In the build up to the British Grand Prix, Leclerc had welcomed the FIA’s renewed stance on hard racing (context: Verstappen not being penalised for his aggressive move on Leclerc in Austria) and vowed to raise his aggression when required. In the race, Leclerc was quick to walk the talk as he successfully managed to keep Verstappen at bay with the two young drivers engaging in a battle that was fought hard but fair. The Leclerc-Verstappen battle continued in the pits as both drivers chose to pit on the same lap. Here, it was Red Bull Racing that won the battle of the pit-crews as Verstappen only just managed to jump Leclerc in the pits – both exiting almost side-by-side. However, two corners after exiting the pits, Verstappen struggled for grip, ran wide and was cheekily overtaken by Leclerc. Later in the race, Leclerc pulled off another stunning overtake on Gasly to claim the final step of the podium. In all, the 2019 British Grand Prix was a fantastic advertisement for the talent of Charles Leclerc!
— Kunal Shah (@kunalashah) July 14, 2019
However, in the excitement of the battle with Verstappen and the prospect of a free pit-stop for Vettel under the Safety Car, it seems that Ferrari missed pitting Leclerc at the first available opportunity. Yes, Leclerc-Verstappen had pitted for fresh rubber only six laps before the Safety Car, but to use the free pit-stop to switch to hard tyres was a no-brainer. By the time Ferrari pitted Leclerc (on the next lap), the Monegasque racer fell from 3rd to 6th – losing positions to the two Red Bull Racing drivers and Vettel.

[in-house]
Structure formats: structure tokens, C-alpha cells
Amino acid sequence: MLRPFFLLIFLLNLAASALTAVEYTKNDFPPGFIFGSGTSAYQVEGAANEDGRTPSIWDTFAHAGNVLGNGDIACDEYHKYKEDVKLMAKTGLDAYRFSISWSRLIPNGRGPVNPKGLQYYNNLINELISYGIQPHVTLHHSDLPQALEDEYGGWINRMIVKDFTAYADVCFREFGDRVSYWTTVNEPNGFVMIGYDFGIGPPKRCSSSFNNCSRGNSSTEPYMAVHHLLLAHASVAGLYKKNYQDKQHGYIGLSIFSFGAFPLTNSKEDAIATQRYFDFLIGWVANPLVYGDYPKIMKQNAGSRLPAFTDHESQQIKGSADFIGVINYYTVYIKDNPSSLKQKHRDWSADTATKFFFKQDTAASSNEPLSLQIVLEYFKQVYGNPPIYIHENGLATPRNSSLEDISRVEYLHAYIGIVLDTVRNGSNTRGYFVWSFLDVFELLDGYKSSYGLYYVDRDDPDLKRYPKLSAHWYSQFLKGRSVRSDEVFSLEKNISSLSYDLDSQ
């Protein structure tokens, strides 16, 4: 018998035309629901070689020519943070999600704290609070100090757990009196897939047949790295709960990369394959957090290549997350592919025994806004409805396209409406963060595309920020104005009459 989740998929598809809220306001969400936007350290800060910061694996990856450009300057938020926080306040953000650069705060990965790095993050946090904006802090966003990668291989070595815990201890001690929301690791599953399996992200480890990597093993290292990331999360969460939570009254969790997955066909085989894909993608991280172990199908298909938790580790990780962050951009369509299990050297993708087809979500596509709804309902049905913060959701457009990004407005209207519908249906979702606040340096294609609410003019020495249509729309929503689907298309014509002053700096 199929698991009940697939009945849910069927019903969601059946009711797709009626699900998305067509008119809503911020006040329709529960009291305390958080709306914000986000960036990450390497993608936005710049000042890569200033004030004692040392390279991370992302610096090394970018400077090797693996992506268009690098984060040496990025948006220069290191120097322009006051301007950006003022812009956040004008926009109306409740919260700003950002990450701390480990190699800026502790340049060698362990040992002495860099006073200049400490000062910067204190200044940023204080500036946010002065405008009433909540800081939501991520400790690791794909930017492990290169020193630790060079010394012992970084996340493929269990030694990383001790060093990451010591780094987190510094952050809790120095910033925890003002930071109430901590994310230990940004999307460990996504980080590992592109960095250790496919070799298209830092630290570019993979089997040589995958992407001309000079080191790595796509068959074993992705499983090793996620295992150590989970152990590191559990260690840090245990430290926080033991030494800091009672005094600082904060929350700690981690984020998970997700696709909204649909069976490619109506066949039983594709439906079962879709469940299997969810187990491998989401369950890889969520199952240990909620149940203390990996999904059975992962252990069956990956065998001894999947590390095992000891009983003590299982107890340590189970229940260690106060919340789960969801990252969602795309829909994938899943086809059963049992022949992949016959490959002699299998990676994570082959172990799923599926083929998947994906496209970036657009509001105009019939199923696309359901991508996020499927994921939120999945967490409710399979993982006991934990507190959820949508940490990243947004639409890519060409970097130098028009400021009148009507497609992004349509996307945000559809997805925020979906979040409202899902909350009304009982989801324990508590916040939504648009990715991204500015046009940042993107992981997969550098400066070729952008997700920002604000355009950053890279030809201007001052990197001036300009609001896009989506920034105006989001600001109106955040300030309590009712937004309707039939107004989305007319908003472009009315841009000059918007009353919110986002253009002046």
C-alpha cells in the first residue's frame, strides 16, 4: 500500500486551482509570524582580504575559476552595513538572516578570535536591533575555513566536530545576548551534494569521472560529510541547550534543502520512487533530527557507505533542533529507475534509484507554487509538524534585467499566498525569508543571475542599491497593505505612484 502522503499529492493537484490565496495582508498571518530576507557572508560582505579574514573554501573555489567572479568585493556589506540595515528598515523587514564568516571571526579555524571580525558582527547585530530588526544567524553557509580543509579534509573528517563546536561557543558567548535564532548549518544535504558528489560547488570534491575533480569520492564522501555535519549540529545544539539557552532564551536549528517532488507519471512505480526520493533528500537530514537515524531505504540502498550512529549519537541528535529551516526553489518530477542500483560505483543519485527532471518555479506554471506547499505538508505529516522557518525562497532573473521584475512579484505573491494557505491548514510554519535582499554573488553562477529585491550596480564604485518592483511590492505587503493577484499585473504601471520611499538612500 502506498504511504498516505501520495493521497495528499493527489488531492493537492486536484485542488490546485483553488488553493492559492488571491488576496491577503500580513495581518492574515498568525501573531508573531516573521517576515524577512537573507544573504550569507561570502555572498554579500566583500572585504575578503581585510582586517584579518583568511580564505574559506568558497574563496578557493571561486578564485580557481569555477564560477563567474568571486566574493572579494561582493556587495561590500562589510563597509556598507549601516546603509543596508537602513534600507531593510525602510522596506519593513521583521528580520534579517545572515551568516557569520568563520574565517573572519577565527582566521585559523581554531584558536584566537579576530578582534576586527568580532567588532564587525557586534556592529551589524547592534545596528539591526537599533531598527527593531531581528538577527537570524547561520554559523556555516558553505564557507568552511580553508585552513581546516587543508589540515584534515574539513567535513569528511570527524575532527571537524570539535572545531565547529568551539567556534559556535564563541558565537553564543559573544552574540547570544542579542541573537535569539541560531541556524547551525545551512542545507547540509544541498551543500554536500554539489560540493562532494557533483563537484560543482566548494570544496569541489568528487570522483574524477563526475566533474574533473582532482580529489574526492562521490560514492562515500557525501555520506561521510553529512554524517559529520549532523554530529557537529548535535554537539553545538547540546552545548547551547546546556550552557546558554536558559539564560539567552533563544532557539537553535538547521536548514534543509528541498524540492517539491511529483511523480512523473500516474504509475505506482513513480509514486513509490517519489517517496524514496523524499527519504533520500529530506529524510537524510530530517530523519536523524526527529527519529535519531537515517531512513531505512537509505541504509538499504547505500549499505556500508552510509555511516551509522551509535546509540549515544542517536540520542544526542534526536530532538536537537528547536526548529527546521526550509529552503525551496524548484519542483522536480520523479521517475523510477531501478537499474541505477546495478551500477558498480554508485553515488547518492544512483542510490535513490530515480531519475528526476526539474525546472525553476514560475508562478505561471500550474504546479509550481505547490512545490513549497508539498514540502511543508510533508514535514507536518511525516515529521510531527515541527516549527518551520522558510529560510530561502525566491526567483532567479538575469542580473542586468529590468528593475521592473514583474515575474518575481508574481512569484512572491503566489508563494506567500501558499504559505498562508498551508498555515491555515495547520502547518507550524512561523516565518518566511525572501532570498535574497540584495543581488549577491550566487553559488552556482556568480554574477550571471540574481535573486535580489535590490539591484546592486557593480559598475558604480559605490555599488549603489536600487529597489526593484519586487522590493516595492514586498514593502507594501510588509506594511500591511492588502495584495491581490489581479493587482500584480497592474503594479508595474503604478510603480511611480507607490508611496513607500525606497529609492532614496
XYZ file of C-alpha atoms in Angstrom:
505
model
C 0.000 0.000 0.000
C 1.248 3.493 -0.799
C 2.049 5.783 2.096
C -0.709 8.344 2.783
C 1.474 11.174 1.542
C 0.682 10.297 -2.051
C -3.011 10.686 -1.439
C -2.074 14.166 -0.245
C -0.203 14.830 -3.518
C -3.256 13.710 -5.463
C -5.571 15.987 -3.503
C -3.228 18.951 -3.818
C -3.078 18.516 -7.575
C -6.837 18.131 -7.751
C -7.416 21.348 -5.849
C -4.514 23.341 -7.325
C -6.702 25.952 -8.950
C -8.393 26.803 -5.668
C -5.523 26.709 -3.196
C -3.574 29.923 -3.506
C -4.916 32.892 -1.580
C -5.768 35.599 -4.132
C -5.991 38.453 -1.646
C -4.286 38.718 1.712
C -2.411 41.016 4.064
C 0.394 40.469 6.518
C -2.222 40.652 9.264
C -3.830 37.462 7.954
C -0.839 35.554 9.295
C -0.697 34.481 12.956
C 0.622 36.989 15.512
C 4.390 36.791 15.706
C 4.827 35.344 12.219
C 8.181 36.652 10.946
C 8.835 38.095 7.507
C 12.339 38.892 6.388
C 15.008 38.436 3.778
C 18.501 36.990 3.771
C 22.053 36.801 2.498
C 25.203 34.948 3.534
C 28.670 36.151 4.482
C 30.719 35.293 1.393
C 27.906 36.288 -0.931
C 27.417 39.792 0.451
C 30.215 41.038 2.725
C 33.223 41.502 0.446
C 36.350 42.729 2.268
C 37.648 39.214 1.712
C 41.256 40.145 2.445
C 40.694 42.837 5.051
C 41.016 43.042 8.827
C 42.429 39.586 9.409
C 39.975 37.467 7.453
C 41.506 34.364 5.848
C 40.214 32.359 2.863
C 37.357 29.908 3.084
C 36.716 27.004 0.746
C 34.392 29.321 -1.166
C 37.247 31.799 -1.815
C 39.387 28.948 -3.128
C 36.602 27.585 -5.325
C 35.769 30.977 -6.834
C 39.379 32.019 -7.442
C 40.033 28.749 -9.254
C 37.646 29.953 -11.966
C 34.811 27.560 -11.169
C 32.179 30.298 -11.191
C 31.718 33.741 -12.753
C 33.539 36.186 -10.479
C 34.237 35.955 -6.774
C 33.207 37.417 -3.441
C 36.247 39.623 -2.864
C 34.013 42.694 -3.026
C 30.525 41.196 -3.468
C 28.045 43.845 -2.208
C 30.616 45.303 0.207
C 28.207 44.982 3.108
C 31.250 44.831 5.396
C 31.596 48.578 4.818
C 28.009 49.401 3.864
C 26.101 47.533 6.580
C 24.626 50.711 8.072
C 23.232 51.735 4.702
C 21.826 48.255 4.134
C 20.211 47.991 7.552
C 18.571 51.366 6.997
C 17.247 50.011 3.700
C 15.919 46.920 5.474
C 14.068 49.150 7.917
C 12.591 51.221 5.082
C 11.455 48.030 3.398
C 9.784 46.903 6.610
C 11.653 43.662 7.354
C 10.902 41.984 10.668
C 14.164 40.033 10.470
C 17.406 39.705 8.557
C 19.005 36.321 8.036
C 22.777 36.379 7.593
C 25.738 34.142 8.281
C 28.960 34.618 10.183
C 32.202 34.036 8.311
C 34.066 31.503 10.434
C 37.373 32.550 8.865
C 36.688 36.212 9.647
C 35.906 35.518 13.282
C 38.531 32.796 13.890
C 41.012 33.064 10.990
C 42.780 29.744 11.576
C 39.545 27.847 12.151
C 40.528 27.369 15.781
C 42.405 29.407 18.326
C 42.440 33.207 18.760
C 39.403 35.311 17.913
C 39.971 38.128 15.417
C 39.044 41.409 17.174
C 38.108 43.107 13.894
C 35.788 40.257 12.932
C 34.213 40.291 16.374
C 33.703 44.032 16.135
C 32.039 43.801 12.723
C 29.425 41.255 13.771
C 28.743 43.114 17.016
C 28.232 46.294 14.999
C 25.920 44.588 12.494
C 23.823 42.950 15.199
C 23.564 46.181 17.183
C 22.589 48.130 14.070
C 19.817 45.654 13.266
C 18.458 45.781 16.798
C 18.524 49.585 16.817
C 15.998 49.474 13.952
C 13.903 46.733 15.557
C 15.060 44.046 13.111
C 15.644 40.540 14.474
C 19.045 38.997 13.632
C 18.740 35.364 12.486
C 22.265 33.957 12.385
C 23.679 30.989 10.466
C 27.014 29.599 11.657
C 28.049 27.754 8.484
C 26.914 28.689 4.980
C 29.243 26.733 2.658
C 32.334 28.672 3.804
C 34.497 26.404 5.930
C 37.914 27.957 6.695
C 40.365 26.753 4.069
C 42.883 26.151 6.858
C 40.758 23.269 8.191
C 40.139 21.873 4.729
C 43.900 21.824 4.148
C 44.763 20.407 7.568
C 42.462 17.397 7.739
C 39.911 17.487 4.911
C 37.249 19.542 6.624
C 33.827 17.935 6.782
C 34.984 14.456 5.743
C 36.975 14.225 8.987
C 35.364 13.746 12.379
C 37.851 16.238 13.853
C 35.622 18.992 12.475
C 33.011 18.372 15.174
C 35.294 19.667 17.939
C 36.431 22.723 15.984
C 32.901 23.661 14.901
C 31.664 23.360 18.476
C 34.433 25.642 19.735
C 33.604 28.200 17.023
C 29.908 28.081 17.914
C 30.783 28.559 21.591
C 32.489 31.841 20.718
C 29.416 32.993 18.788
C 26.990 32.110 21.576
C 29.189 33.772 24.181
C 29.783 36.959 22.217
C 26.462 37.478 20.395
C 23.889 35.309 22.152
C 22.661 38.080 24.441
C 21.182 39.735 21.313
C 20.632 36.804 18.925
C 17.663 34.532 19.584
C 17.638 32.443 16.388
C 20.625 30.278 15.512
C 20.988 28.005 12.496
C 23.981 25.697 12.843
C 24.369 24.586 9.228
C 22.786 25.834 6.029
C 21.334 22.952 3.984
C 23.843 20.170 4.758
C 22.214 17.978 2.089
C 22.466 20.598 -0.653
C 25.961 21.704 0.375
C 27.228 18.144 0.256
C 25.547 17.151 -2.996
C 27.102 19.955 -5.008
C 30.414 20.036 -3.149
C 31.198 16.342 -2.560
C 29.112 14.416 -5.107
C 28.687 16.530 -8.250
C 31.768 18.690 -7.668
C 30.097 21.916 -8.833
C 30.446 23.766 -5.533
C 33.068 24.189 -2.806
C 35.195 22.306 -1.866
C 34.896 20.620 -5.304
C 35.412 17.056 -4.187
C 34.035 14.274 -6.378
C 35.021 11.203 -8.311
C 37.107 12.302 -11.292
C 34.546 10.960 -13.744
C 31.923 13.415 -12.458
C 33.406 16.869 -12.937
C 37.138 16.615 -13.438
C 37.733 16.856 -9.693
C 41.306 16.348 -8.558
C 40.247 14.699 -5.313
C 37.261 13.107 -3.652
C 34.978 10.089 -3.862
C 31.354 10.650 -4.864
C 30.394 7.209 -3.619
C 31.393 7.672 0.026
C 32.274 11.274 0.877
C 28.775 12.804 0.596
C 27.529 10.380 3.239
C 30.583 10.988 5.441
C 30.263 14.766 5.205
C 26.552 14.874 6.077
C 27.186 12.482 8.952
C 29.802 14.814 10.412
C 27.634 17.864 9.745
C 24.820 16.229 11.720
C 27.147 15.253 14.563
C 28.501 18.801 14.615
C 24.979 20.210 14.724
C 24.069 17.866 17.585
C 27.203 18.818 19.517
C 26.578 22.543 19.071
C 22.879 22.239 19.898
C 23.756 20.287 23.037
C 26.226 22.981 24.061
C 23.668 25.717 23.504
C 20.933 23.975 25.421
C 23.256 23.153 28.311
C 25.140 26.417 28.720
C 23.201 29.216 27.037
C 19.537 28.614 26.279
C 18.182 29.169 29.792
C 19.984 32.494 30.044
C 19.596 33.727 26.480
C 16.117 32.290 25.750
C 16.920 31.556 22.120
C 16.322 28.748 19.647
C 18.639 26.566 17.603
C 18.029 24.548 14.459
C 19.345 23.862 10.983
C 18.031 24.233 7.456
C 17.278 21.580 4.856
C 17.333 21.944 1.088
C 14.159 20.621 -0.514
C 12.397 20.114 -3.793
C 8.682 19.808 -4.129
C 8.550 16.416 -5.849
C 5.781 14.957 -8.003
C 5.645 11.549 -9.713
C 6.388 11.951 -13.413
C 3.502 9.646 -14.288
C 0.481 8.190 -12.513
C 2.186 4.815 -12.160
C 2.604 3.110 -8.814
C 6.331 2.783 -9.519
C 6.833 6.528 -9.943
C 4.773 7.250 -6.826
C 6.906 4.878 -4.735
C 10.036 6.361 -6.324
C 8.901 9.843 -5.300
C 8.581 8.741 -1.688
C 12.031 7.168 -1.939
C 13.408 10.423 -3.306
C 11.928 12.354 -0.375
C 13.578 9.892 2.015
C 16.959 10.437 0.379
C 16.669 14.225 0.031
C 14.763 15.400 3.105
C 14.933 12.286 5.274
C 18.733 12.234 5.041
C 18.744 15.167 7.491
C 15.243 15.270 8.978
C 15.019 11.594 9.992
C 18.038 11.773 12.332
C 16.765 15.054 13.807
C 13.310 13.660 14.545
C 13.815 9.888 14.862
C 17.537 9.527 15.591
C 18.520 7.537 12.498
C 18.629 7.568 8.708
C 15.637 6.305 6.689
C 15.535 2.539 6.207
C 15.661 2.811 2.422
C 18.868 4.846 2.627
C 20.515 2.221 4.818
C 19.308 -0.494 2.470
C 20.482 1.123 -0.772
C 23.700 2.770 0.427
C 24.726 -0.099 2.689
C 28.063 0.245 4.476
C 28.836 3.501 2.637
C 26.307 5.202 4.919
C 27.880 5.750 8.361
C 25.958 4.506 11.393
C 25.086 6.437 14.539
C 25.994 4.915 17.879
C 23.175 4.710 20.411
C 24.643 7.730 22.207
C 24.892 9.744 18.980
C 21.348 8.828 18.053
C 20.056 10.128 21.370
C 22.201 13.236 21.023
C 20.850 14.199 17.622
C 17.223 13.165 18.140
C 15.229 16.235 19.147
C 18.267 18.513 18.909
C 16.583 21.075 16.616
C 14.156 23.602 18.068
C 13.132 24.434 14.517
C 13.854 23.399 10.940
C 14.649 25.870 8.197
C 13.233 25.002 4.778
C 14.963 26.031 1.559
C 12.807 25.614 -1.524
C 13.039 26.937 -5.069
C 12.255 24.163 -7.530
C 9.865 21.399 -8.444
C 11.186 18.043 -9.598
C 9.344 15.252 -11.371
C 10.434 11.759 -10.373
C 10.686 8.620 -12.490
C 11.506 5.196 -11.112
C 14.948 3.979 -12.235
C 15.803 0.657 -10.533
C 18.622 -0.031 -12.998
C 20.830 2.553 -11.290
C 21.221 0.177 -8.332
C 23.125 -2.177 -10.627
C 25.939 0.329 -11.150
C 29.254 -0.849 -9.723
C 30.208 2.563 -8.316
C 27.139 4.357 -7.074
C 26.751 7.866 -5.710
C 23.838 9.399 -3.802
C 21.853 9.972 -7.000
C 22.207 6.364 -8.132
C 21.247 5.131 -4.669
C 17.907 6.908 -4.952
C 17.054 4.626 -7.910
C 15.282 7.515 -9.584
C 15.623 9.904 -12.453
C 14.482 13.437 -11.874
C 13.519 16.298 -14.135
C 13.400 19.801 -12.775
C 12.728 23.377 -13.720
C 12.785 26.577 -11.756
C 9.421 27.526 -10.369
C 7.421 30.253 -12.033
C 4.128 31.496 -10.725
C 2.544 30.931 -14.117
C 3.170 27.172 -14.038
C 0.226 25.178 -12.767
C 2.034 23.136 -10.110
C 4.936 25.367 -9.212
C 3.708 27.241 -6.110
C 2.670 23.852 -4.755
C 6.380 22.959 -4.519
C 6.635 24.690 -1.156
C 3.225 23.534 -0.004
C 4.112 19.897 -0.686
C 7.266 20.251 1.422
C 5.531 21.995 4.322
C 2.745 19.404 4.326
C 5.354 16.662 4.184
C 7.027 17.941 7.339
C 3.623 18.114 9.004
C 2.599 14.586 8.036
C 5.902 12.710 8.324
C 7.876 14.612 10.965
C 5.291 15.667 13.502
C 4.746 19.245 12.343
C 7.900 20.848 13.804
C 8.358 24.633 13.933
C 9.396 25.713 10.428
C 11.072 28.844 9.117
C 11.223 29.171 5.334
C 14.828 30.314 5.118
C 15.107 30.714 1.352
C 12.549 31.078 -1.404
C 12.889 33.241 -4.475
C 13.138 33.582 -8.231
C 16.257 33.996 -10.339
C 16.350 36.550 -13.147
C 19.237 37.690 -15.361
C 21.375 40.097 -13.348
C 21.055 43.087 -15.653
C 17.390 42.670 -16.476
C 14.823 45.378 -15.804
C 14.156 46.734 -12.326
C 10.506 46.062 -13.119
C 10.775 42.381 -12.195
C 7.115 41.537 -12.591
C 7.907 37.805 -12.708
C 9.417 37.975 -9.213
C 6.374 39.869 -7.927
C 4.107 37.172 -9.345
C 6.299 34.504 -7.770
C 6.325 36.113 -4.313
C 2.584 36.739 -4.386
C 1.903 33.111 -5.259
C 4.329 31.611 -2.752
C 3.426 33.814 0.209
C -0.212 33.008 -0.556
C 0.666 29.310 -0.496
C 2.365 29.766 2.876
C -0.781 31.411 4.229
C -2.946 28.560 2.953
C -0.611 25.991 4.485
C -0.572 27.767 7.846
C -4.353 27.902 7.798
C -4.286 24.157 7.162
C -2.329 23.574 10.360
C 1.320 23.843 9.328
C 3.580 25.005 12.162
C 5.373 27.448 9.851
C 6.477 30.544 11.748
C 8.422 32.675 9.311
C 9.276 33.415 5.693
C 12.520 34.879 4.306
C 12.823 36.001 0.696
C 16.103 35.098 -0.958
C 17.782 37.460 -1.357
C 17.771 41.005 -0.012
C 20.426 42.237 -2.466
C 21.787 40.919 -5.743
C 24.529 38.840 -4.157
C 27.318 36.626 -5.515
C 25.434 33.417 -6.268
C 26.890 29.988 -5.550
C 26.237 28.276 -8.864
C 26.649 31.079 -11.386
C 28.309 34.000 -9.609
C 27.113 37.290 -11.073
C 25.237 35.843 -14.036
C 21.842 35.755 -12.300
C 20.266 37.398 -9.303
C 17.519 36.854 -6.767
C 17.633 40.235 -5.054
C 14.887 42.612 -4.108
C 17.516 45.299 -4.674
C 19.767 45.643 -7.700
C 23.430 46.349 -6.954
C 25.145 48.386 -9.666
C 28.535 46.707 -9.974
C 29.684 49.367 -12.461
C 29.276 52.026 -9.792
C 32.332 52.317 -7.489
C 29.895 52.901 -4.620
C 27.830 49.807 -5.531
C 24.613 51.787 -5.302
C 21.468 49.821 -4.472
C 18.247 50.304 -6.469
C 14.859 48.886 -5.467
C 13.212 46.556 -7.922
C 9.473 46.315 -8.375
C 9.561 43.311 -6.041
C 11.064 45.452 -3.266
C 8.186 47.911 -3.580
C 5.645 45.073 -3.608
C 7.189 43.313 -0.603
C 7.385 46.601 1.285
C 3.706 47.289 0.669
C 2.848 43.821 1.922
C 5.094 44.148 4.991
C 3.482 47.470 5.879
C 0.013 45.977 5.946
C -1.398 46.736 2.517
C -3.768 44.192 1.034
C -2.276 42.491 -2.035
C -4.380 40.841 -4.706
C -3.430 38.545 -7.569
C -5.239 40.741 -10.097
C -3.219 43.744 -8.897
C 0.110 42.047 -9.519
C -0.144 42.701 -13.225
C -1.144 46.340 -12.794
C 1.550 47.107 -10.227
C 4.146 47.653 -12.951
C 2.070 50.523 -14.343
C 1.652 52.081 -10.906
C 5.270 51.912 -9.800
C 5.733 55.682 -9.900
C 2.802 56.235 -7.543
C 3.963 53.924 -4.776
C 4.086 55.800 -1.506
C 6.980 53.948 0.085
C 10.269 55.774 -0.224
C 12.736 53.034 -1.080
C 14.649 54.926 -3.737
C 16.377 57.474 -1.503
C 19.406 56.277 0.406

While Leclerc’s error was down to Ferrari, Bottas faced tough luck as he lost the lead to Hamilton for no fault of his own. After pitting for a fresh set of medium tyres on lap 16, Bottas was committed to a two-stopper race and one would have expected Hamilton to pit on the next lap and the Mercedes drivers maintaining status quo. However, Hamilton was able to stretch his opening stint by a few more laps – one that gave him a strategic advantage when the Safety Car came out. Instead of pitting for the medium compound, Hamilton chose the hard compound, a decision that allowed him to race till the chequered flag on a one-stopper, if he wanted to. Did the Finnish driver eat up his tyres more while defending against Hamilton (a la Kimi Raikkonen, 2018 Italian Grand Prix) on the opening laps? In the end, Hamilton clinched victory at home and in front of a near 150,000 fans – all of whom would have been delighted with the pre-race news of Silverstone’s extension as the host of the British Grand Prix till 2024.
— Formula 1 (@F1) July 14, 2019
However, the final laps weren’t without drama as Mercedes decided to pit both their drivers as a precautionary measure against possible tyre failure. While Bottas obeyed his team’s decision to pit, Hamilton defied orders and continued on-track. After the race, the reigning World Champion explained that the process of completing an almost unnecessary pit-stop was what made him decide against pitting. Ironically and on the last lap of the race, Hamilton claimed the point for the fastest lap on 32-lap old hard compound tyres.
Sebastian Vettel’s Fault. Again.